Reading Practices – Alan Richardson
Attempt to manage the sudden rise in literacy levels / Anxious schemes for controlling literacy, especially among women:
“Those taught to read, to write, to reason, we now see grasping with curiosity every pernicious treatise within reach.”
- Is Austen anxious about / mindful of the effect her literature will have on this new female readership from the lower middle-classes?
- Austen is instilling class aspirations in people?
- Or – is Austen cautioning lower class people (e.g. Lucy Steele’s of this world) from getting ideas above their station: a cautionary tale
- Is Austen stirring up dissent in her own middle-class readership? Arguing for more flexibility in the class system pertaining to marriage?
- With MD and ED marrying above them…
Education and accomplishments – Gary Kelly
- “the Austen sisters were educated to be such men’s wives – itself considered a profession by many”
- Women did not go out to work – their only role was to be a wife – lack of opportunities for women, even those who are higher up in the social ranks
- Main role = wife –women (Marianne and Elinor) have to carefully choose who to marry – they are defined by their marriage
- “women of the classes depicted in Austen’s novels were marginalised in this complex economic and social order”
- Marianne and Elinor = marginalised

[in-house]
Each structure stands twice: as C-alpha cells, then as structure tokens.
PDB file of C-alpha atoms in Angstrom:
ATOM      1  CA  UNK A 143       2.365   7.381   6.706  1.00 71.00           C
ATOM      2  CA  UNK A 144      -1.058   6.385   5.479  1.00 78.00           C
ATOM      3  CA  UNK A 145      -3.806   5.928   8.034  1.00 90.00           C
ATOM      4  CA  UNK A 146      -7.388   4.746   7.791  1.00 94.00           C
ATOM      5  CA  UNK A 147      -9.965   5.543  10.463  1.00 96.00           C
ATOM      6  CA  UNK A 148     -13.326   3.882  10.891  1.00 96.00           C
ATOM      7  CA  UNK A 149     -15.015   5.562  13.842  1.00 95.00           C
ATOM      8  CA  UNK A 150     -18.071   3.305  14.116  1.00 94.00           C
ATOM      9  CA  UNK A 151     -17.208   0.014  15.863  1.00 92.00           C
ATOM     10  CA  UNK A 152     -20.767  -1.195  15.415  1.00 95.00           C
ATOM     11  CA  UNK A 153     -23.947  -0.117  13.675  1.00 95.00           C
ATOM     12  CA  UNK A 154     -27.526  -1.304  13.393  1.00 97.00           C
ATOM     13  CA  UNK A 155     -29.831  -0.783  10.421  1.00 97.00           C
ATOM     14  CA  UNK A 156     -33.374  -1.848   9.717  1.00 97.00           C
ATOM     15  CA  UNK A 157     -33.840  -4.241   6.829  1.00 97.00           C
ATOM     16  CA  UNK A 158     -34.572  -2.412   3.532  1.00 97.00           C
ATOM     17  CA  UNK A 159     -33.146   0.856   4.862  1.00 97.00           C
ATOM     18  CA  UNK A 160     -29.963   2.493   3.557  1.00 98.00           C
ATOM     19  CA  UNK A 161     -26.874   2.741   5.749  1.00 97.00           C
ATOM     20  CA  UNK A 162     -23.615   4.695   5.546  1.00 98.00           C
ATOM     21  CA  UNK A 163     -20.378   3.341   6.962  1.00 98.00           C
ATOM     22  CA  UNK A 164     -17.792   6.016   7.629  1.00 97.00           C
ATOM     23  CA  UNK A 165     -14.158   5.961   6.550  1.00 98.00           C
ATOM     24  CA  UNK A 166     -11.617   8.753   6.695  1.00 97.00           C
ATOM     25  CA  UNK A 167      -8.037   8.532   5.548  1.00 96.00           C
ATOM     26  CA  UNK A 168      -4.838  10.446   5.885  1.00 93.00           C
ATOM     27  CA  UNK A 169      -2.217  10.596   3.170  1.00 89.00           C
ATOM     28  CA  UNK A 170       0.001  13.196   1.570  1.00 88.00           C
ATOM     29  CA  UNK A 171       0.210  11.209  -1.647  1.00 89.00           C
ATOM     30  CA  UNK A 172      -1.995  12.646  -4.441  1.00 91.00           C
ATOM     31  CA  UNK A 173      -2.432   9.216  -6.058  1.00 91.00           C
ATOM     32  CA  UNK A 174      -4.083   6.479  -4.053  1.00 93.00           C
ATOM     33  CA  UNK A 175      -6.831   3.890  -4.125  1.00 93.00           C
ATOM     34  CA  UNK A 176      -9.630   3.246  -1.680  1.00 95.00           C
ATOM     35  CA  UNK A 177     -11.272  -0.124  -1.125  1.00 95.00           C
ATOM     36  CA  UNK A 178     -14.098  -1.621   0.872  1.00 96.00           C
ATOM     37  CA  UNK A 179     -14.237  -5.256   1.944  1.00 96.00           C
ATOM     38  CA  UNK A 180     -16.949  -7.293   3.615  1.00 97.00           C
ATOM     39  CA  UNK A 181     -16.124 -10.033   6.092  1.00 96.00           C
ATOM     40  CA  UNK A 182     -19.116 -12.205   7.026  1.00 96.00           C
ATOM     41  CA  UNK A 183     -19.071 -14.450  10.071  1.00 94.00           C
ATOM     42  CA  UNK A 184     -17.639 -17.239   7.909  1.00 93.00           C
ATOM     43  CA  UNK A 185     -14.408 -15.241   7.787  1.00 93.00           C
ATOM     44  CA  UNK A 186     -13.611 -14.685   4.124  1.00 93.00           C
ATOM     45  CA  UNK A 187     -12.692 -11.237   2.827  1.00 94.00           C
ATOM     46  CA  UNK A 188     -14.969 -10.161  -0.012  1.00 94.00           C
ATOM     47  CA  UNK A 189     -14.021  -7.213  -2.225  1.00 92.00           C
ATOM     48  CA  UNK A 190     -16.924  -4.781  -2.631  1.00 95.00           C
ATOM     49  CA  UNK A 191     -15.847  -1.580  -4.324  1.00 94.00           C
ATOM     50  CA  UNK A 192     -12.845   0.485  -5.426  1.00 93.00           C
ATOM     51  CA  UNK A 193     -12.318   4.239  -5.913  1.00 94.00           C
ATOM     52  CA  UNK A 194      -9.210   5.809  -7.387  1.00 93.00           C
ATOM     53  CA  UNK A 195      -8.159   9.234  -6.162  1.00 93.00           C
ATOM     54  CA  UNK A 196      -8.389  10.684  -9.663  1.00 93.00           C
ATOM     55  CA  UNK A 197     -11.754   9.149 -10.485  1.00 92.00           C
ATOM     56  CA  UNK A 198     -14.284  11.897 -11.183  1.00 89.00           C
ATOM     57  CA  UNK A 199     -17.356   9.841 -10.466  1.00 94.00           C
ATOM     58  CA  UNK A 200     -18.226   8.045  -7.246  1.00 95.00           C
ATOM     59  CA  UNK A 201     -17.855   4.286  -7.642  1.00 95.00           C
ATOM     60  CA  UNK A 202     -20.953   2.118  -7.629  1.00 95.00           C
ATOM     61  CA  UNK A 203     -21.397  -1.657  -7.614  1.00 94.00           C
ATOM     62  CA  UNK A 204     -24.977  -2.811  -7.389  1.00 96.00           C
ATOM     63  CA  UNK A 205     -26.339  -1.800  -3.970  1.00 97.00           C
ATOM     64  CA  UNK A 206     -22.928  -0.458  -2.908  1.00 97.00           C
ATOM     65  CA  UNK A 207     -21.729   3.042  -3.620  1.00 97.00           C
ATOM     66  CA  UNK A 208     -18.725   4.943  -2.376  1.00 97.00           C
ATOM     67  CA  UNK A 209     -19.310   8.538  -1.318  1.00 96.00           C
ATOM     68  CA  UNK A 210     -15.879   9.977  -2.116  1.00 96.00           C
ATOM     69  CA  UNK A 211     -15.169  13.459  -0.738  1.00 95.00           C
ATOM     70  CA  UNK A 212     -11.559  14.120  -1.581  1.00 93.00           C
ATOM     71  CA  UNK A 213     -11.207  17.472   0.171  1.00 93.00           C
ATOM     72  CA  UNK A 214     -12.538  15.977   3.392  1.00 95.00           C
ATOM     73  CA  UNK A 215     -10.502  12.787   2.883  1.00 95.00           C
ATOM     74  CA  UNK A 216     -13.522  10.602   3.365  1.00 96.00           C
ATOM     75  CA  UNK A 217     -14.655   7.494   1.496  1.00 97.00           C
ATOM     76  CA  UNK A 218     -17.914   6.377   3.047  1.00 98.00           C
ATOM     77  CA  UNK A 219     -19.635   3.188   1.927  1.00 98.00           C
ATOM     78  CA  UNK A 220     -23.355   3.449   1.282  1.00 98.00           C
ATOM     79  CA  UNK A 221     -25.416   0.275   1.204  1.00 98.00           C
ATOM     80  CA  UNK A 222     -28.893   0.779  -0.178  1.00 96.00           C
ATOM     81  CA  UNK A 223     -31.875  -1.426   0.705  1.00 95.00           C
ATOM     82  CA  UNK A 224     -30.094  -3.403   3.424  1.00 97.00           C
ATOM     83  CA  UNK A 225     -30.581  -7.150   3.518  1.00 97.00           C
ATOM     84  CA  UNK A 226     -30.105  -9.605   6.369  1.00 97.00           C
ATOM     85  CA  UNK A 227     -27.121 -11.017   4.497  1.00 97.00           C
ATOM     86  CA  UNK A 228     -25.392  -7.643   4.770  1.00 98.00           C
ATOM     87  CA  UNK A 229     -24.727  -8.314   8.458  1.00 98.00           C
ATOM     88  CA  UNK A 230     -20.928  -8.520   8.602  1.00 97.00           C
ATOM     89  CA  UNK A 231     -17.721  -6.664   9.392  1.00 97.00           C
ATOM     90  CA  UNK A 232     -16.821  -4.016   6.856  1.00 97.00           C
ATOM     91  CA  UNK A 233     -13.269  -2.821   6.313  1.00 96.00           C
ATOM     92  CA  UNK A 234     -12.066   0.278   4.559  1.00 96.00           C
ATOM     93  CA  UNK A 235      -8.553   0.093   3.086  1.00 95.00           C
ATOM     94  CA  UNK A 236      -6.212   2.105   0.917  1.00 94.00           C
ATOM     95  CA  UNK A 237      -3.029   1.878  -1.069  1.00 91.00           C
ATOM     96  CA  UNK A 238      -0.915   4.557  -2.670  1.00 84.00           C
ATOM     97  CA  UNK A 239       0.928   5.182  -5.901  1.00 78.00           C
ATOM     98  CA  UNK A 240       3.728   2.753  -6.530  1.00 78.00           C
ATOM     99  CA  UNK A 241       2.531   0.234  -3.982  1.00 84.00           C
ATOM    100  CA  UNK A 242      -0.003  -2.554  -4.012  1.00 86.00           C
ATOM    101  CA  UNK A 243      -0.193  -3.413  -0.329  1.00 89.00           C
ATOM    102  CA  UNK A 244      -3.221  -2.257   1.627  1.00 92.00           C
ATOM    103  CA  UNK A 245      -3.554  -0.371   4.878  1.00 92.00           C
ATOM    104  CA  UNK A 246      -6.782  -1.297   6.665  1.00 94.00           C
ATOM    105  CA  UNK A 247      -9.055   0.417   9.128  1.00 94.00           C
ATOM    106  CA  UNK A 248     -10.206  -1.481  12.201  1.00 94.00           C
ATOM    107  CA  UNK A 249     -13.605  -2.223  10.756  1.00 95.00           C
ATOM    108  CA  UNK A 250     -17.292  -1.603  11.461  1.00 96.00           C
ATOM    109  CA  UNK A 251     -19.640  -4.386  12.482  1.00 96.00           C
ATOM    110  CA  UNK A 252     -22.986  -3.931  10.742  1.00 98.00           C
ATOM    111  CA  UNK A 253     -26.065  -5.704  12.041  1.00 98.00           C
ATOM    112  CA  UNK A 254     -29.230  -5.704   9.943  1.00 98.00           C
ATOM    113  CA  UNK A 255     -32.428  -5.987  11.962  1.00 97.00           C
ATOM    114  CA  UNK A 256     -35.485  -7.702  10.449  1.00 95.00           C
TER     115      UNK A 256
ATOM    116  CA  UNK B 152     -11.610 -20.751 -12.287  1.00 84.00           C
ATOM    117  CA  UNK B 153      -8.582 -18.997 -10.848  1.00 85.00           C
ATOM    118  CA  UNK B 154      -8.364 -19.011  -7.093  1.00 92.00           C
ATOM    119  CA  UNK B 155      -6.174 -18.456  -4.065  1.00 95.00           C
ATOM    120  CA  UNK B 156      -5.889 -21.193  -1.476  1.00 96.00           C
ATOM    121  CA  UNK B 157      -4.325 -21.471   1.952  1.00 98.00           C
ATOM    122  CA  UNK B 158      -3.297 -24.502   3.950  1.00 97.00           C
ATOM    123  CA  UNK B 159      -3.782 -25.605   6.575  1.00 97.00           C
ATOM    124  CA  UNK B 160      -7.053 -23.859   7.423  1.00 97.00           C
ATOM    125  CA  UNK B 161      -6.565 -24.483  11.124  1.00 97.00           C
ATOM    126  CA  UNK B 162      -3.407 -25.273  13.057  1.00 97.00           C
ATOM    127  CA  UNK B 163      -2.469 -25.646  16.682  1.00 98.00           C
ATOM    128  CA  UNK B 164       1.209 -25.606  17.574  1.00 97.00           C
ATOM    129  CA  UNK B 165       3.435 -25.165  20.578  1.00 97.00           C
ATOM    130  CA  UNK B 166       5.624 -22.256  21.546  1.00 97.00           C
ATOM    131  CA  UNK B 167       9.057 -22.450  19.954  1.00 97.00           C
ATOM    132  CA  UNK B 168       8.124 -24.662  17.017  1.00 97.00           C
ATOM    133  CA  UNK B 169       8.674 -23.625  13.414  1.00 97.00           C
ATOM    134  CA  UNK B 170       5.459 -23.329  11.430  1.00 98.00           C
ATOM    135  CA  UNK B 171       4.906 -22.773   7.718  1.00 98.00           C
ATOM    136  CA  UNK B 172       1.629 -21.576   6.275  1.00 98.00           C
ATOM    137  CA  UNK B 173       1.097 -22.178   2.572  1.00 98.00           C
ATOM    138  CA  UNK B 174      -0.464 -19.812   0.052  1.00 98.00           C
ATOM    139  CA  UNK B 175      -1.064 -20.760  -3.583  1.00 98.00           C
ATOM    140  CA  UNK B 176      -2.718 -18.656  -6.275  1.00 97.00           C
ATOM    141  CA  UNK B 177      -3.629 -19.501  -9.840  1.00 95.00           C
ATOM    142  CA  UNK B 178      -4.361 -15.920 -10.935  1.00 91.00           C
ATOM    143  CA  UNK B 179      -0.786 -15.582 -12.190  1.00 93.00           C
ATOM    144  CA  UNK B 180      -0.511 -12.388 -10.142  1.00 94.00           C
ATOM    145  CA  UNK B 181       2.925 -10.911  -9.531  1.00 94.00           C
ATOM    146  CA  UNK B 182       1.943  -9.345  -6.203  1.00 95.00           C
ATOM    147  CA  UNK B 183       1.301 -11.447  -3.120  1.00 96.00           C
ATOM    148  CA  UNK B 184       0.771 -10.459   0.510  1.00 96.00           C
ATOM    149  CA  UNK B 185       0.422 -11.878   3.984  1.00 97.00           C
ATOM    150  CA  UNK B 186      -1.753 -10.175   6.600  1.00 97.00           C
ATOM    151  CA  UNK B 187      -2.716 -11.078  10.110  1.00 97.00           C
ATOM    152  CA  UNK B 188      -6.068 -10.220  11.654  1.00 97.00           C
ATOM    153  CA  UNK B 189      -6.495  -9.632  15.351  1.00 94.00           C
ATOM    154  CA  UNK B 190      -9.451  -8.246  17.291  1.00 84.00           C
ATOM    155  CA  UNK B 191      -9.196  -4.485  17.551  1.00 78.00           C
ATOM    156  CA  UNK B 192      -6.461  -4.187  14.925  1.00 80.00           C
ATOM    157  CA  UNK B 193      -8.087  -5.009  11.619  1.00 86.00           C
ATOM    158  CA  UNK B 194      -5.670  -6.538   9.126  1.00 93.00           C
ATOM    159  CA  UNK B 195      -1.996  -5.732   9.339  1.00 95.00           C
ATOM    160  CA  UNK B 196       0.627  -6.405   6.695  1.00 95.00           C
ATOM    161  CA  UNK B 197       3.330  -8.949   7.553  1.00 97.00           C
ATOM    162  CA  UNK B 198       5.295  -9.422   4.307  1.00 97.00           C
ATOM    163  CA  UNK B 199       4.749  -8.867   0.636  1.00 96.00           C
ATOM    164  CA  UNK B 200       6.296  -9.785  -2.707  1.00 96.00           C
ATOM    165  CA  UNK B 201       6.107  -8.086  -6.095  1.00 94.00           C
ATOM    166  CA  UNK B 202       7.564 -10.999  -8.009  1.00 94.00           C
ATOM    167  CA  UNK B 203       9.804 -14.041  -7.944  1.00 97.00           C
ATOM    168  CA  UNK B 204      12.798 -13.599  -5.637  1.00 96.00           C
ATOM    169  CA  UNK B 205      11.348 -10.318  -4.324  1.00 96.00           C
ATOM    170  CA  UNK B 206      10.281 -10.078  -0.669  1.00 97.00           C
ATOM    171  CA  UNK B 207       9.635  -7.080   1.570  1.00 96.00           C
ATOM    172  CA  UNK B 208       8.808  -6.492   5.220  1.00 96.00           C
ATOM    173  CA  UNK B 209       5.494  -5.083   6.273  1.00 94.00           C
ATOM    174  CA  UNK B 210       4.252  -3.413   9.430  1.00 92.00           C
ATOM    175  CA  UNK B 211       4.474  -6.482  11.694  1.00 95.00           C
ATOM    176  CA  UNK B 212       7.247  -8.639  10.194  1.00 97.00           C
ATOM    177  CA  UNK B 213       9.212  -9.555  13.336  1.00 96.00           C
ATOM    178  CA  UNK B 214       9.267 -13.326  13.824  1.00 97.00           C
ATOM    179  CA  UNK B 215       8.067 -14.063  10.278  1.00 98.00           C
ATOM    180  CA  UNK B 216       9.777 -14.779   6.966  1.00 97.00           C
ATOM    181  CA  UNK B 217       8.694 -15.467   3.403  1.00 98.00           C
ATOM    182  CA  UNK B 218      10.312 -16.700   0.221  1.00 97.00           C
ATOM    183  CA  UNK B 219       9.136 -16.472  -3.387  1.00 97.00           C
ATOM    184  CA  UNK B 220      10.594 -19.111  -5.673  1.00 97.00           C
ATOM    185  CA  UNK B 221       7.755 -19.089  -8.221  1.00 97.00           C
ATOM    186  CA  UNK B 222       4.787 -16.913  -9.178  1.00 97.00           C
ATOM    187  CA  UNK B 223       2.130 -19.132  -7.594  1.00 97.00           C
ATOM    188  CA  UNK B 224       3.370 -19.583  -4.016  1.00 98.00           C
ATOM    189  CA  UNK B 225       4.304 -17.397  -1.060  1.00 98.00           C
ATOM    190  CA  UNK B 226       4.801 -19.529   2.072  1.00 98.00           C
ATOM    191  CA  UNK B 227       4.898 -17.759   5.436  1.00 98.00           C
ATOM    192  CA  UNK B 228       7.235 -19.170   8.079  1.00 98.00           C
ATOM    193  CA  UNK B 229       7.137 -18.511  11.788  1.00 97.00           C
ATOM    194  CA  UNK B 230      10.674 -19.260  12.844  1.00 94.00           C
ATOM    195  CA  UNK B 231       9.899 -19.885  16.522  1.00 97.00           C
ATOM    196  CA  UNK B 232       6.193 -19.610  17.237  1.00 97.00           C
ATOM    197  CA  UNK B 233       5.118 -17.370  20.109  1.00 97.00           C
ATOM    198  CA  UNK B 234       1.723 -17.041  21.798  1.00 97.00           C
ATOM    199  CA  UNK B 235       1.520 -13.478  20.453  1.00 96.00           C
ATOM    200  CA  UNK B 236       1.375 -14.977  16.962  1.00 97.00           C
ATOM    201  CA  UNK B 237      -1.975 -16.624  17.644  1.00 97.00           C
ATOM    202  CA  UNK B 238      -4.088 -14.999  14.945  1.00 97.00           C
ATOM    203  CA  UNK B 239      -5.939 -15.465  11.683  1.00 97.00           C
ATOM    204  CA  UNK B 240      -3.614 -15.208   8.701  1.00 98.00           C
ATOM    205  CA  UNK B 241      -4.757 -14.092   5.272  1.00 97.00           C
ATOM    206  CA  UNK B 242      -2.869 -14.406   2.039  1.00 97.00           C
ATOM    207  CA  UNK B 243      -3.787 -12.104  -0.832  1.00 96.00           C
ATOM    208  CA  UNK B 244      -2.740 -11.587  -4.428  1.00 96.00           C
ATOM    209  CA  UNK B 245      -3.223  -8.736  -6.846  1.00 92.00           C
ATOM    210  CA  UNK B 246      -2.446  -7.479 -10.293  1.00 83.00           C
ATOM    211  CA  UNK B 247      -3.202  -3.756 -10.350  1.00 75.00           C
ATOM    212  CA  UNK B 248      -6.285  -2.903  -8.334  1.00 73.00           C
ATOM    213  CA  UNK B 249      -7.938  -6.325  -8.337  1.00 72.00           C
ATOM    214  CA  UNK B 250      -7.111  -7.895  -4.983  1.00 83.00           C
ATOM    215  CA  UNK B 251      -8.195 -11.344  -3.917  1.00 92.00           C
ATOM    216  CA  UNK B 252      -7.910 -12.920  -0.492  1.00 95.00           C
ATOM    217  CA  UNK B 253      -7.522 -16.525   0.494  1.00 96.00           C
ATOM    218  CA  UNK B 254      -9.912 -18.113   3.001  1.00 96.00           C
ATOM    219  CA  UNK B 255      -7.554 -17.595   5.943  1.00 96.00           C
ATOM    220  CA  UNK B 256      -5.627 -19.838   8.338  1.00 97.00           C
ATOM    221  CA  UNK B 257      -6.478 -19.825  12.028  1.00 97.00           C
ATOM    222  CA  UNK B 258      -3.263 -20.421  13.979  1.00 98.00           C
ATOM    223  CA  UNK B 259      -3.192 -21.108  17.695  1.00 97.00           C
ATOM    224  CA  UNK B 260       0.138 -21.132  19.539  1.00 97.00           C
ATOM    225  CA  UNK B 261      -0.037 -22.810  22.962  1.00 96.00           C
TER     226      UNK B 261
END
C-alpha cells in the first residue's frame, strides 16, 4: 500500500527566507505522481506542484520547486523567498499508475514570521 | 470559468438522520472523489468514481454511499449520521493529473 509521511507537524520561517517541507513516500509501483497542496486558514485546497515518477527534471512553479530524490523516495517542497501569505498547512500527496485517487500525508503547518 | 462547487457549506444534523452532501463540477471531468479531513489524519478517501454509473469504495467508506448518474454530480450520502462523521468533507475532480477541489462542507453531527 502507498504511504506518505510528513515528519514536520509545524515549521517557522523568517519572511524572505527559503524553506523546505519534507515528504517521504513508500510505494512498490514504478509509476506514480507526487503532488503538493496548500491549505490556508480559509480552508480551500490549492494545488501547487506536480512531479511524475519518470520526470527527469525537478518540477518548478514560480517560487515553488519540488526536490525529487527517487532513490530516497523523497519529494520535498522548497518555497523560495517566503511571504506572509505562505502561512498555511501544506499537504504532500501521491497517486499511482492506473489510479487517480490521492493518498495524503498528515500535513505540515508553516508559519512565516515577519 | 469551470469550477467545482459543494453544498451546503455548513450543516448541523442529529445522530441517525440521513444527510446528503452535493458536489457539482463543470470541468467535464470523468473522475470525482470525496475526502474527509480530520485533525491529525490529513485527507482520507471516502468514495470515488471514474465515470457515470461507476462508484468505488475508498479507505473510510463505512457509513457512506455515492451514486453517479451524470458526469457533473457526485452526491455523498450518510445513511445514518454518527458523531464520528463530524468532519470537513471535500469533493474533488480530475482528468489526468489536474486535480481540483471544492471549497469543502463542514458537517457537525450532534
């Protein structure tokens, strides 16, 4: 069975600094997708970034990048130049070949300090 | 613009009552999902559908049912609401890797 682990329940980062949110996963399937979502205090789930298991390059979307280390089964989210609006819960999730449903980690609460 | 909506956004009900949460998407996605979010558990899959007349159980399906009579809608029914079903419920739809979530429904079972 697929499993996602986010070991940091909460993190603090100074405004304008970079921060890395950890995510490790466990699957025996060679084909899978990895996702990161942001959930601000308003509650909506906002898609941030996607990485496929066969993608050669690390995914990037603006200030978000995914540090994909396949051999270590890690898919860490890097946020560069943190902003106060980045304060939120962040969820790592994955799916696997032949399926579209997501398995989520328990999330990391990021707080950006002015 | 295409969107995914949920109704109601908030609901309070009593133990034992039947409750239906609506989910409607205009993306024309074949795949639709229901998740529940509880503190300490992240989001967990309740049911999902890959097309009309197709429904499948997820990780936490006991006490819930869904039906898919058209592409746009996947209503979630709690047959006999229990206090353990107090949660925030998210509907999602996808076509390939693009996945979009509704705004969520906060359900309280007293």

- Women could not do the same as men due to the patriarchy surrounding them at the time – left out of important things – such as economic issues and property rights, etc – women not trusted or regarded as intellectual enough to handle certain things
- “Women’s interests were entirely subordinated by them [men], and women had few property rights in or outside marriage”
- Which leads the Dashwoods to their situation – left with nothing – have to search for a husband to keep their social status up as when Mr Dashwood died, they were left with nothing – don’t have the right to inherit
- Women = ‘subordinated’ – not given equal economic rights – not trusted to deal with serious issues – women thought as being only capable of trivial things – given no responsibilities
- “she [Austen] accords with the widespread view that education could both appropriately restrain and properly direct dangerous desires of all kinds…[women] were conventionally characterised as creatures of desire”
- Education for men = skills and understanding – help lead them into professions
- Education for women = more of a control – education was not to lead into careers, as women did not go into professions – therefore the motive behind their learning was to control their “desires” – reveals women’s oppression in 1800s
- Marianne – “creature of desire” – values desire over practicality – her longing for Willoughby – not good for her, yet she continues to desire him – sensibility
- In contrast, Elinor – less of a “creature of desire” – values convenience and reason
- “Females were excluded from such broad intellectual and moral education and instead trained in what were called ‘accomplishments’”
- Women = excluded from traditional education – not seen as capable
- Trained in ‘accomplishments’ – inc. dancing, singing, sewing, etc
- “‘Accomplishments’ enabled marriageable and married women to display the cultural distinction that demonstrated social distinction and advanced upper – and middle-class family interests”
- Being trained in ‘accomplishments’ gave an advantage to women looking to marry into a high status household